Home Money I earn £65,000, should I get child benefit again after the rule change?

I earn £65,000, should I get child benefit again after the rule change?

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I earn £65,000 and have two young children. Should I start claiming child benefit again?

I am a full-time working mother earning £65,000 a year, while my husband, who works in a care home, earns around £27,000.

We have two children, 6 and 4 years old. When my first daughter was born I was earning less than £50,000 and therefore initially collected child benefit.

When my salary went up I stopped taking it and haven’t claimed it for the last four years, although looking back I think I should have tried to claim something while I was on maternity leave as it would have helped me a lot.

A friend told me that the child benefit rules changed in the Budget and that I should now be able to get it and it would be worth taking it again.

How I do this? Will it be worth having to pay something? Will I have to file a tax return, for example?

I earn £65,000 and have two young children. Should I start claiming child benefit again?

Angharad Carrick from This is Money says: Child benefit for high earners has been a contentious issue since George Osborne introduced it in 2013.

Previously, the Government clawed back child benefit for households where the highest earner had an income of more than £50,000, and withdrew it entirely when they earned more than £60,000.

This meant that a household with two parents earning £49,000 each would receive the full child benefit, while a household with one parent earning £50,000 would see some or all of the benefit withdrawn.

Unlike other taxes, it was based on total individual income rather than household income, so whoever earned the most bore the brunt of the charge.

While income tax and national insurance for someone earning £50,300 is 42 per cent, the removal of child benefit means the marginal tax rate for a parent with one child is 54 per cent, while for a father with two children is 63 percent. This figure increases to 71 percent for parents with three children.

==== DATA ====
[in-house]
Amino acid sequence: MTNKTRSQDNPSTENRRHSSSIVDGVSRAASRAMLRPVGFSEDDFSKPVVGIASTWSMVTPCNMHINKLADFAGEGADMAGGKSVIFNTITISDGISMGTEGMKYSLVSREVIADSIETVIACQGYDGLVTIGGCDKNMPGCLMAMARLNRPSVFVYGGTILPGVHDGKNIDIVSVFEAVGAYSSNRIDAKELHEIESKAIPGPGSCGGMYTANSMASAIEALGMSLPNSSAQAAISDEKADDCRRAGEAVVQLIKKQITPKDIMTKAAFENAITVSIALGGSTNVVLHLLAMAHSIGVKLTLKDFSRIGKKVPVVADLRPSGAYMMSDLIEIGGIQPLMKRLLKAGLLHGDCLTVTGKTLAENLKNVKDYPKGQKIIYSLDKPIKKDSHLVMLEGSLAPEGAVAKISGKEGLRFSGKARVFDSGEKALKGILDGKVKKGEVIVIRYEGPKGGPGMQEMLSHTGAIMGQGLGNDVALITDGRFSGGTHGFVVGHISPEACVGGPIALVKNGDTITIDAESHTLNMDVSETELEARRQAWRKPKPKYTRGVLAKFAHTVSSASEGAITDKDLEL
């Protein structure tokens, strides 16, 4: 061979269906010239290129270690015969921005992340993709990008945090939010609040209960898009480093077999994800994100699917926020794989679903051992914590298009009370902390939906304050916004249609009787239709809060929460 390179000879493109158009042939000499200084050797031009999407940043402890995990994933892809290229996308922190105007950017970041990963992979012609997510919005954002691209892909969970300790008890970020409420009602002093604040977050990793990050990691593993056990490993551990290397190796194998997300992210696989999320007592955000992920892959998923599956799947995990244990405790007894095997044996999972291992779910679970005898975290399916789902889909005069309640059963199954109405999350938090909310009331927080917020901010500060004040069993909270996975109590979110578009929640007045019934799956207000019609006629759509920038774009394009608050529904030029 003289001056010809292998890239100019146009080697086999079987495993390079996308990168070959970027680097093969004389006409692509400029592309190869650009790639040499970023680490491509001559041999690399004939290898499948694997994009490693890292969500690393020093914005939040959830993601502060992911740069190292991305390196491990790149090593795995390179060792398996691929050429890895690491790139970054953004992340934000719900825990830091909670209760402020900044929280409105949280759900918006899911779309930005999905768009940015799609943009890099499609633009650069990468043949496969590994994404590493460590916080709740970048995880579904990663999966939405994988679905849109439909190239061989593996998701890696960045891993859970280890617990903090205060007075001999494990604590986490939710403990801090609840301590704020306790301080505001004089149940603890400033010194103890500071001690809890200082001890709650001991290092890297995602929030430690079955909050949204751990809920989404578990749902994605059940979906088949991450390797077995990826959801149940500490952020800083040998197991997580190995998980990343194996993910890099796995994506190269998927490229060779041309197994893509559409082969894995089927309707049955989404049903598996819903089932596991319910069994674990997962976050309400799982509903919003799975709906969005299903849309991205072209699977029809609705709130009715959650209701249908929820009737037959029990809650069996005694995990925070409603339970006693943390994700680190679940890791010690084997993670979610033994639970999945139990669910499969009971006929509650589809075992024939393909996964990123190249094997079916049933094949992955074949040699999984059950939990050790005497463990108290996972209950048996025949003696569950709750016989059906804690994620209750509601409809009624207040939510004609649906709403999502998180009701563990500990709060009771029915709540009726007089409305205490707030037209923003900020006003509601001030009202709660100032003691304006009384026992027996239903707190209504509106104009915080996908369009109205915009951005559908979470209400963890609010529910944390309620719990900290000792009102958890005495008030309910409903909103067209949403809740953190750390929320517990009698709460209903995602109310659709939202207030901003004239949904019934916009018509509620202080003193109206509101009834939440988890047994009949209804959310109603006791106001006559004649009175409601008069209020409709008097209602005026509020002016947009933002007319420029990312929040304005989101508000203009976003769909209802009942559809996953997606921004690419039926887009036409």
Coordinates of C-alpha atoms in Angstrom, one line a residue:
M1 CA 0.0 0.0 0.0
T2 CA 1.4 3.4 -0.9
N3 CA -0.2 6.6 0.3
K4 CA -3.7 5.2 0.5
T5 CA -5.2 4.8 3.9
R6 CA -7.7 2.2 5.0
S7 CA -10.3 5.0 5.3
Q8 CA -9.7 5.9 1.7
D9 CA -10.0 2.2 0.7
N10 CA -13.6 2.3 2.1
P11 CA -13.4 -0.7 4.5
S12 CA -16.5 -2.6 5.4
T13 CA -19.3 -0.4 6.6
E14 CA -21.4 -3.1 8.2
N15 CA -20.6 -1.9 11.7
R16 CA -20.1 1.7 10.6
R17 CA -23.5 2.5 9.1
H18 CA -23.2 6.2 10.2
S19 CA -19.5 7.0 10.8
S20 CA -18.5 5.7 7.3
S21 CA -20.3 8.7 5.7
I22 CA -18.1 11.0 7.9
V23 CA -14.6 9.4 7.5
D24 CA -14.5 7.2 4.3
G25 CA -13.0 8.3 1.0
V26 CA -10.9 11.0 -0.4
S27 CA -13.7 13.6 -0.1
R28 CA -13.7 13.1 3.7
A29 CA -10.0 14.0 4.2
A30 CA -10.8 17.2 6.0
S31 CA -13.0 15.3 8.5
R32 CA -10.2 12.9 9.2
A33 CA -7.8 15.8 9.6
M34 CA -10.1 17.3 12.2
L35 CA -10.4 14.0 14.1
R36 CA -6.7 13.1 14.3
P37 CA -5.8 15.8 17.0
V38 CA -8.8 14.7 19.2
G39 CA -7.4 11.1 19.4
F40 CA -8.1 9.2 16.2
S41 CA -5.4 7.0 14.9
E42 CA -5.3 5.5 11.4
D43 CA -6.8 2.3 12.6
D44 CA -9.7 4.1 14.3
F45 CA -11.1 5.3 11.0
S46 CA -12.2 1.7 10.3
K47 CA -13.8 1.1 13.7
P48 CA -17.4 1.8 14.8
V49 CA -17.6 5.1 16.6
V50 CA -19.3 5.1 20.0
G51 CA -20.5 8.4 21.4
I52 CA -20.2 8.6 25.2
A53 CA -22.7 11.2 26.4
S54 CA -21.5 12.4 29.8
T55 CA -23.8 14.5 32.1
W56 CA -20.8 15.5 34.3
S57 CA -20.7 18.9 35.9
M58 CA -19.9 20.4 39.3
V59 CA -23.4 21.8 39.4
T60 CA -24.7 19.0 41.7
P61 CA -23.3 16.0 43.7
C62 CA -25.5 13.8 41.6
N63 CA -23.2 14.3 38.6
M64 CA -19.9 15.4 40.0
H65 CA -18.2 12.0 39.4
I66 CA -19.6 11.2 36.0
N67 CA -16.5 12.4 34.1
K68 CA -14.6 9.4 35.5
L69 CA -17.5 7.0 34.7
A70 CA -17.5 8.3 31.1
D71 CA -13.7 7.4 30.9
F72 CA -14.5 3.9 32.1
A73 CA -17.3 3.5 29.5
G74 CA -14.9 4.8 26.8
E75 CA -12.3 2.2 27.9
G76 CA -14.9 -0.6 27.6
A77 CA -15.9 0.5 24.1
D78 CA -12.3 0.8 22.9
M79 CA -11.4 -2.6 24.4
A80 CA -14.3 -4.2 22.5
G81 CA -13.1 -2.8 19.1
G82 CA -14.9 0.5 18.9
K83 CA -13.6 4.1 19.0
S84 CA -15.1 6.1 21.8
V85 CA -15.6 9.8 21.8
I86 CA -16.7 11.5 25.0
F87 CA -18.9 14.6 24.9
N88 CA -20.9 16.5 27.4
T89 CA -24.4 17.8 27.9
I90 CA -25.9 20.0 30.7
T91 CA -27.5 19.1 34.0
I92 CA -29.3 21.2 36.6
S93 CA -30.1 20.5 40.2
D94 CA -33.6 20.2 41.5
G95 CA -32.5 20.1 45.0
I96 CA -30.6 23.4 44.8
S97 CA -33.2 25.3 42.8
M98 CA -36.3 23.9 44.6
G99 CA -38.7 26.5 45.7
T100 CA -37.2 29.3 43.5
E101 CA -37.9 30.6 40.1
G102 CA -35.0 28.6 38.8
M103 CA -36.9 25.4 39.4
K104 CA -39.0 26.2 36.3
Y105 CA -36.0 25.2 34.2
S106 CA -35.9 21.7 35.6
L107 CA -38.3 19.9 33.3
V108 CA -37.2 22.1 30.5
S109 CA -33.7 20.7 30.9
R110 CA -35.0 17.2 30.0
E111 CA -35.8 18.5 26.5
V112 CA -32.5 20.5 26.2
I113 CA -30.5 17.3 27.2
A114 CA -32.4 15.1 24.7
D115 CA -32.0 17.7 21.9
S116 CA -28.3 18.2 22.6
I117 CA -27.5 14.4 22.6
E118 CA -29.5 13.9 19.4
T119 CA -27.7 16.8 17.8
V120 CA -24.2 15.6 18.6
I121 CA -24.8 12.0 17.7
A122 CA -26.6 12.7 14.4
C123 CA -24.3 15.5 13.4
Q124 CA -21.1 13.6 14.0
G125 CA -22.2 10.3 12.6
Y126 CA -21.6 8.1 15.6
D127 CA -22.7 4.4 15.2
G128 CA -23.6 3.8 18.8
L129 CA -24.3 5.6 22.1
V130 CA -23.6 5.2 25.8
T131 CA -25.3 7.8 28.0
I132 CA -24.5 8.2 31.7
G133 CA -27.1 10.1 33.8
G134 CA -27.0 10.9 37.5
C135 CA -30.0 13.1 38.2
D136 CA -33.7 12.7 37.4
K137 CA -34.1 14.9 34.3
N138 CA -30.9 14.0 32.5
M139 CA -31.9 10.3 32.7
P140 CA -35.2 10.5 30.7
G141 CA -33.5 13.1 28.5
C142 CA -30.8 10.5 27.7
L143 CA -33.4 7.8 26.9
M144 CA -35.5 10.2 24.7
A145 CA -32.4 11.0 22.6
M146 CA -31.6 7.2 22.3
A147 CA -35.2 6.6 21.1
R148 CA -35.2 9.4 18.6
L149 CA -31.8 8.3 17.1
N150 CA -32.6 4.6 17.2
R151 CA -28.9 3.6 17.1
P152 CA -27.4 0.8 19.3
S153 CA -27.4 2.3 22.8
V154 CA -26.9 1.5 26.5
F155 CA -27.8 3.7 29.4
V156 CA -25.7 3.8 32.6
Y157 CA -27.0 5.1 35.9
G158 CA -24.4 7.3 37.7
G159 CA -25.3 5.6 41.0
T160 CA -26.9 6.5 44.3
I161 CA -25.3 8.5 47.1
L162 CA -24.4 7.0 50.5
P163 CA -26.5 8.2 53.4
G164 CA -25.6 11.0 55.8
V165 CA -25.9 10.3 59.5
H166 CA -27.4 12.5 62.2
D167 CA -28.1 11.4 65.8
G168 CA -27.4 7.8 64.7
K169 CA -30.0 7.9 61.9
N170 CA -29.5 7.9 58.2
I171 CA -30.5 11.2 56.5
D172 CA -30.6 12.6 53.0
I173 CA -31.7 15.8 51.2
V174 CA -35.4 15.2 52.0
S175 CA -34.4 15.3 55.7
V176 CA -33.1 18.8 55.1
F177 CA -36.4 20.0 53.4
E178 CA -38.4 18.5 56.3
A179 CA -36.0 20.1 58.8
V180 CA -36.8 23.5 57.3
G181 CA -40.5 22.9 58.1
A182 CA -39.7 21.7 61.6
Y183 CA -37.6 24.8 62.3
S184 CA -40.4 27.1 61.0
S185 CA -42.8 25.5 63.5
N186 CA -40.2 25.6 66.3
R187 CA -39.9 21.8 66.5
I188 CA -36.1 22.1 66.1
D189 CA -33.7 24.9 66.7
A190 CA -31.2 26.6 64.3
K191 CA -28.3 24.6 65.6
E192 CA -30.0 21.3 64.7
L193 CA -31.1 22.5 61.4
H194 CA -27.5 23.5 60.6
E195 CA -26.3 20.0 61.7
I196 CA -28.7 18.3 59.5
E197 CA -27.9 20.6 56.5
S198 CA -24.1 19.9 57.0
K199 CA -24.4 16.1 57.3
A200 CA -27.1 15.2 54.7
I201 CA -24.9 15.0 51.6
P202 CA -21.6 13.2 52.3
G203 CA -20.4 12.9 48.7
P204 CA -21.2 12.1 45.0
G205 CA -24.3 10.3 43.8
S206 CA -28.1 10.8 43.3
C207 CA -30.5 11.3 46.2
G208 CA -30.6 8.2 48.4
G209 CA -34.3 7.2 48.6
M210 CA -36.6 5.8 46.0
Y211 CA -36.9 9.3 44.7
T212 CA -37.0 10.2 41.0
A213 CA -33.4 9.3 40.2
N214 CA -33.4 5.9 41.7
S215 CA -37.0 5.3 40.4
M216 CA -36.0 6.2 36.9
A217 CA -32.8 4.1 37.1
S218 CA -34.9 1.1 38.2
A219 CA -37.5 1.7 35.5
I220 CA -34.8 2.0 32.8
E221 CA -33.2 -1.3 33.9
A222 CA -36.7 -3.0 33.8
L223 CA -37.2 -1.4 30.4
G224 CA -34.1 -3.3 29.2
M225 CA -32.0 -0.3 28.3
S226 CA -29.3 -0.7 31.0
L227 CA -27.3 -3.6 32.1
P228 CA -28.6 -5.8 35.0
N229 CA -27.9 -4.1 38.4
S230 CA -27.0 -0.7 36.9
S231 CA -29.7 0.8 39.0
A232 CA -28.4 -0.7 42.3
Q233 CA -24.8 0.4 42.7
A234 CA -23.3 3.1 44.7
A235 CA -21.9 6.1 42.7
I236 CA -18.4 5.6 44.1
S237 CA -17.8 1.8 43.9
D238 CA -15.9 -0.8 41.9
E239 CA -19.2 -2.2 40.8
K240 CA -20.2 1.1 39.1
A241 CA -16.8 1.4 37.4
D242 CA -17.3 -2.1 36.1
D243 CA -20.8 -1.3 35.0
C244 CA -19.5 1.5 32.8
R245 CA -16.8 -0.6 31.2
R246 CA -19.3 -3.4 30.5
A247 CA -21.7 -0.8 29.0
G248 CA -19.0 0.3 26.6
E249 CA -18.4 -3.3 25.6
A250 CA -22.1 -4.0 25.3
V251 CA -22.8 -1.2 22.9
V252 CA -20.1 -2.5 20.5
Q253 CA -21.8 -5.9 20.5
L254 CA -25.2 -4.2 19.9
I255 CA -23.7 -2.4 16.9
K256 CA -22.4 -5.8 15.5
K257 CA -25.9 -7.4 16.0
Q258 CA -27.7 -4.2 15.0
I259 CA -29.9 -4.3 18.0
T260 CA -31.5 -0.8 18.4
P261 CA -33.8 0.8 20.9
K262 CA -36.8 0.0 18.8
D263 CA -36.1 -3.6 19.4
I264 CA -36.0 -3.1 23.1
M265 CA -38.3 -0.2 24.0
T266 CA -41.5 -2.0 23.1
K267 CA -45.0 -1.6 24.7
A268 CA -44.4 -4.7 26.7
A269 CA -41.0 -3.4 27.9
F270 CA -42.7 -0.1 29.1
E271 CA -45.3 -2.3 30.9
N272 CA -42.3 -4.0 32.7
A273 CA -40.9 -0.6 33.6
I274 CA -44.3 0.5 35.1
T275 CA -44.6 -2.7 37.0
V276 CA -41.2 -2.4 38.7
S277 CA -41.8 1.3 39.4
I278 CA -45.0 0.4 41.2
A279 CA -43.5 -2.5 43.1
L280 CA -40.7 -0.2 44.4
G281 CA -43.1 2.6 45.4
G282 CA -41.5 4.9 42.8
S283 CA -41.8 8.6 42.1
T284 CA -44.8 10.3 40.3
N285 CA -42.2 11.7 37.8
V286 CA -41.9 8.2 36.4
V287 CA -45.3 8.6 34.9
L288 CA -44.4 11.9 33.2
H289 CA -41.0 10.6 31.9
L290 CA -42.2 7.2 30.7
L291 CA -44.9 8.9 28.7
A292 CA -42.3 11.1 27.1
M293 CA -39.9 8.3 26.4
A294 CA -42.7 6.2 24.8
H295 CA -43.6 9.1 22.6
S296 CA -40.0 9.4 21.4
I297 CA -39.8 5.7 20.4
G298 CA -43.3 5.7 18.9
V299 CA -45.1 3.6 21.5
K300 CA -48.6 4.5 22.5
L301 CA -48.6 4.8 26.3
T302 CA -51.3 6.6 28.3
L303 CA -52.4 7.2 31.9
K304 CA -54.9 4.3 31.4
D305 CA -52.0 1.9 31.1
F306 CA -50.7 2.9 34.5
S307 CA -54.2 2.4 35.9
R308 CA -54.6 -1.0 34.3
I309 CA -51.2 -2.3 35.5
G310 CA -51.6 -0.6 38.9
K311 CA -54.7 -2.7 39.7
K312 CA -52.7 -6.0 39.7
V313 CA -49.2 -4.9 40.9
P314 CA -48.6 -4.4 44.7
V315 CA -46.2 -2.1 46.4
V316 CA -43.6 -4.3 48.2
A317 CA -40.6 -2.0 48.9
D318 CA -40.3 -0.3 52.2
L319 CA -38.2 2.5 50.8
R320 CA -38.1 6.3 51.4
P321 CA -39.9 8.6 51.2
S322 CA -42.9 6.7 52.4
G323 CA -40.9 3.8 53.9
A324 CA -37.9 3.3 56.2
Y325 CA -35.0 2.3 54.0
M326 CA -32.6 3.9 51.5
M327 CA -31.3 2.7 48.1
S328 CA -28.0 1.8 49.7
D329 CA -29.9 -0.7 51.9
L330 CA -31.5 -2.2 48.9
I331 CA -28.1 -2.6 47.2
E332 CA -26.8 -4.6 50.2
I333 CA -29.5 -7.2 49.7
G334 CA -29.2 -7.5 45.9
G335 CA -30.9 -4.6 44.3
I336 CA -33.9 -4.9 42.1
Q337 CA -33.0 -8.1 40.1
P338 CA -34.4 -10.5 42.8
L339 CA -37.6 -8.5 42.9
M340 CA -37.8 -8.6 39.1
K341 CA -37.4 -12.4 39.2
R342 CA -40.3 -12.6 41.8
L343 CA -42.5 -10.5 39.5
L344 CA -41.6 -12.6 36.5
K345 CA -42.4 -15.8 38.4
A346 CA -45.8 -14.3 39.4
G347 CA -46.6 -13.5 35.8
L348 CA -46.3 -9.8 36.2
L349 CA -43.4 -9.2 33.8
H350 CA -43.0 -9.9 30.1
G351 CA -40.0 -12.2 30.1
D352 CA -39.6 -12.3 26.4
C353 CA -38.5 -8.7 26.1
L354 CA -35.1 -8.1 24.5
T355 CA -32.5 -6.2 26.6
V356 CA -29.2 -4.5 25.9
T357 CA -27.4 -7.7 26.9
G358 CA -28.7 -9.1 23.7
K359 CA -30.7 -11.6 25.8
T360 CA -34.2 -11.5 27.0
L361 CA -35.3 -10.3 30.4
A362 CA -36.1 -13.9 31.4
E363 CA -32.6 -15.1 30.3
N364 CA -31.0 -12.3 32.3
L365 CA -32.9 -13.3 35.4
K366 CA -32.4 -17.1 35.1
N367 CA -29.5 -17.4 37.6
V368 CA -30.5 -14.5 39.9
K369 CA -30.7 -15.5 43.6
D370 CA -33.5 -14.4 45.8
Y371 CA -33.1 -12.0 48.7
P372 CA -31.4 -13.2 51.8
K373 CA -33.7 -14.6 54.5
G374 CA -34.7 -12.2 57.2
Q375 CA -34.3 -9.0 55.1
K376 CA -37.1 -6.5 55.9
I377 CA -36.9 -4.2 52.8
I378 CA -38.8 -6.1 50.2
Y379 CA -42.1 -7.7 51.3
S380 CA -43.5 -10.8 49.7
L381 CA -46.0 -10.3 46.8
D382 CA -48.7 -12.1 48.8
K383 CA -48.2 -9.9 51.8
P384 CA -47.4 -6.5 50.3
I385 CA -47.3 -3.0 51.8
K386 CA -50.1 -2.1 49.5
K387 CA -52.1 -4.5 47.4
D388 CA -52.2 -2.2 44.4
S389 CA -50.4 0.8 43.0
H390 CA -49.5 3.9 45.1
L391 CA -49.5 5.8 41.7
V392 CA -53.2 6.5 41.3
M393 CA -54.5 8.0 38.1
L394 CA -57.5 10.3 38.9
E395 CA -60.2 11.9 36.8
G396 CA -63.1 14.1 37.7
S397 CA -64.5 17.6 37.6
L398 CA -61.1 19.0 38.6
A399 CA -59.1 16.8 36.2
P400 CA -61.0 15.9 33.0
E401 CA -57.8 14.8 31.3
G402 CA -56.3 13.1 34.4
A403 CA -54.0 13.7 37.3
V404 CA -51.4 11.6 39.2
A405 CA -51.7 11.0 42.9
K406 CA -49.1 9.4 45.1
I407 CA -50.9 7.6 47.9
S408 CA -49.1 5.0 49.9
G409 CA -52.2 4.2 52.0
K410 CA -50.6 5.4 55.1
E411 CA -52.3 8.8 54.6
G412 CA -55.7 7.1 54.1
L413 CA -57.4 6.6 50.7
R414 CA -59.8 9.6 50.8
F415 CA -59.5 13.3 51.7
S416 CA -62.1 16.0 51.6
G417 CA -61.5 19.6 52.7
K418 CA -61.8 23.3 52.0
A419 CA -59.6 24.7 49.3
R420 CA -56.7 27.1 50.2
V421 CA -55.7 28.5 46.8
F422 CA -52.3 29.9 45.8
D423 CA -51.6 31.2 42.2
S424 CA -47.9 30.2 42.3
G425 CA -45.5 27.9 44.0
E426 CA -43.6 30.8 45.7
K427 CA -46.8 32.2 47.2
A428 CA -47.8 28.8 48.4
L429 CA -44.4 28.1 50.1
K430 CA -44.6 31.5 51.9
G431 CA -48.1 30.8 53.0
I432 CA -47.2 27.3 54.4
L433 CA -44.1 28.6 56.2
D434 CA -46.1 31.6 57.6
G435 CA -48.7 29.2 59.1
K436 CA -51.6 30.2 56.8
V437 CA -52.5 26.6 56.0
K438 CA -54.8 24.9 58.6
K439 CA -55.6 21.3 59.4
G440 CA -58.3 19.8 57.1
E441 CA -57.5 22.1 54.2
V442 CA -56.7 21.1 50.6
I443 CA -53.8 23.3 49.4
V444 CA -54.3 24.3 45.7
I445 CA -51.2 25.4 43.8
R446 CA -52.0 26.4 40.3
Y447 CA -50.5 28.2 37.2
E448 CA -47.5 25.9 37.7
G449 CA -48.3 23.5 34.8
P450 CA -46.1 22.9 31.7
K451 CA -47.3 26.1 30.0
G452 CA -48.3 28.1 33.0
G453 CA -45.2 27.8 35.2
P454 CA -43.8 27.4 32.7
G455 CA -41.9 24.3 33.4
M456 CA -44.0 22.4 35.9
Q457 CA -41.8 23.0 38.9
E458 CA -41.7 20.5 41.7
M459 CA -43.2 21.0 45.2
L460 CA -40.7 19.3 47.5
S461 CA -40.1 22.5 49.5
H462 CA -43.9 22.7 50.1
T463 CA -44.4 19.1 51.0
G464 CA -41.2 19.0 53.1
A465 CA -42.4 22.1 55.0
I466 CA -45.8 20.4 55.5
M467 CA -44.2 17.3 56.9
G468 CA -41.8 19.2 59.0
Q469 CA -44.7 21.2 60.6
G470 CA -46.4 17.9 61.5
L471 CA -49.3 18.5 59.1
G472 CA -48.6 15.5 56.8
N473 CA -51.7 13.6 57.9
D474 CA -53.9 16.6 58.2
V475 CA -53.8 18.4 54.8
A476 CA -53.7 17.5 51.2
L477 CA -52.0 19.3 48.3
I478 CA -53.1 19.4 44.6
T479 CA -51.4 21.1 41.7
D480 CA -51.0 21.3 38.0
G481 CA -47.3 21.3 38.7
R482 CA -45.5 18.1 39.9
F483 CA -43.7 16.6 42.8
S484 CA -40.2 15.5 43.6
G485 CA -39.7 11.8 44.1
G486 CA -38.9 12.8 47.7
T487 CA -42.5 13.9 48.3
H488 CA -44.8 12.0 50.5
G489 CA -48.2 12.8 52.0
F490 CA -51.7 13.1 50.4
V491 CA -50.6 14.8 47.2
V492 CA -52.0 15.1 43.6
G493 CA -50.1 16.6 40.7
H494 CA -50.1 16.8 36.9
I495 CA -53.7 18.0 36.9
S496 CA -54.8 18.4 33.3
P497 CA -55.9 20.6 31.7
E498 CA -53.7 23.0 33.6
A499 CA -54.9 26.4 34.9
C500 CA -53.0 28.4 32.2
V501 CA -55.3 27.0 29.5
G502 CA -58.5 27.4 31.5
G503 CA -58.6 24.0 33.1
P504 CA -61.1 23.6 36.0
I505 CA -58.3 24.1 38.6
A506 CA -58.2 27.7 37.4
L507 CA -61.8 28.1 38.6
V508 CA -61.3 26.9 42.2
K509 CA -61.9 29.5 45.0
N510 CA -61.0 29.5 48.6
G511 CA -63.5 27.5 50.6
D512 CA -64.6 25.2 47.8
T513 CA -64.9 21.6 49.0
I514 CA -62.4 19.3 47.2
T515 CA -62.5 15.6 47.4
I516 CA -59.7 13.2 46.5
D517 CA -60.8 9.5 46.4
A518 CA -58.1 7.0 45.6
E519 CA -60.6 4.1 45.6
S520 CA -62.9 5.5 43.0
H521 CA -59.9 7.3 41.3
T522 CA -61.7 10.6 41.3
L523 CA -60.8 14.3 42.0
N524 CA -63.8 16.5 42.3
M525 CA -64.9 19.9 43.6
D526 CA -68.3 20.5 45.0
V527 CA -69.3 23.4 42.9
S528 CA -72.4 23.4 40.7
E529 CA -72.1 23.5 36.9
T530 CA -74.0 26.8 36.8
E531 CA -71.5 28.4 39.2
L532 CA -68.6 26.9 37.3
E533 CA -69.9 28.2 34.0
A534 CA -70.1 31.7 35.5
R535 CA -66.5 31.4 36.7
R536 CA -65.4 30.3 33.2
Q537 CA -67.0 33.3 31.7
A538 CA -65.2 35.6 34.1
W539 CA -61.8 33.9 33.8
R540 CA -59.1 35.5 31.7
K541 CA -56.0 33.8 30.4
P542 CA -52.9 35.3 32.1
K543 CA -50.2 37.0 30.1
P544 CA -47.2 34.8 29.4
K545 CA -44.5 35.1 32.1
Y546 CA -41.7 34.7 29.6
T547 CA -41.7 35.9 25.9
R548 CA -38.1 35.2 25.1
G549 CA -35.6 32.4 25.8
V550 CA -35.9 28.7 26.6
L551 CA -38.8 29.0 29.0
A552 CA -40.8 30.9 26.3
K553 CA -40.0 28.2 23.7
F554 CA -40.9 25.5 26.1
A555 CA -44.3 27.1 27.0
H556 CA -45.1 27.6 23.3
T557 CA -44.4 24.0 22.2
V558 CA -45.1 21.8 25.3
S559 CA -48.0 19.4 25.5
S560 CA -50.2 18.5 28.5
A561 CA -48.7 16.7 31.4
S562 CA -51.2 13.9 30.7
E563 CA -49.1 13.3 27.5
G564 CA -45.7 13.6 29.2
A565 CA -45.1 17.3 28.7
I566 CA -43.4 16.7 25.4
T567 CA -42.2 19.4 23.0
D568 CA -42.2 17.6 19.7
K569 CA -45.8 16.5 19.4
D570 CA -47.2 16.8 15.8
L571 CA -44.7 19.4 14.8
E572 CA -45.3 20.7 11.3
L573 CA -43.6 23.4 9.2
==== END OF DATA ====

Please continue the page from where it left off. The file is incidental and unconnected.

All of this meant that many parents, like you, did not bother to register for self-assessment and file a tax return to claim child benefit.

However, last month the child benefit rules changed, raising the threshold at which some child benefit is removed to £60,000, and the threshold at which it is withdrawn to £80,000.

Tax traps: The graph above shows marginal tax rates for income tax and national insurance on the red line, rising to 62% between £100,000 and £125,000 due to the removal of the personal allowance. The blue lines show the effect of removing child benefit between £50,000 and £60,000.

Tax traps: The graph above shows marginal tax rates for income tax and national insurance on the red line, rising to 62% between £100,000 and £125,000 due to the removal of the personal allowance. The blue lines show the effect of removing child benefit between £50,000 and £60,000.

Under these new rules, you would have to pay back some of your child benefit because you earn more than £60,000. Current rules state that you will be charged 1 per cent of your child benefit for every £200 of income over £60,000.

So is it worth re-applying for child benefit? We asked the experts.

Shaun Moore, tax and financial planning expert at Quilter, says: As your income is £65,000, you will have to pay back some of the profit. This is equivalent to approximately 25 percent of the family allowance you receive.

Therefore, for two children, the child benefit rate is approximately £2,212 per year, but you will have to pay around £553 of this amount due to the charge, leaving you with £1,659.

As you have not claimed your child benefit for four years, you will need to reapply via the HMRC child benefit page or download the HMRC app and claim it through it.

Child benefit can go back up to three months, so if you apply now you will be able to receive payments from February 2024.

1716791299 803 I earn 65000 should I get child benefit again after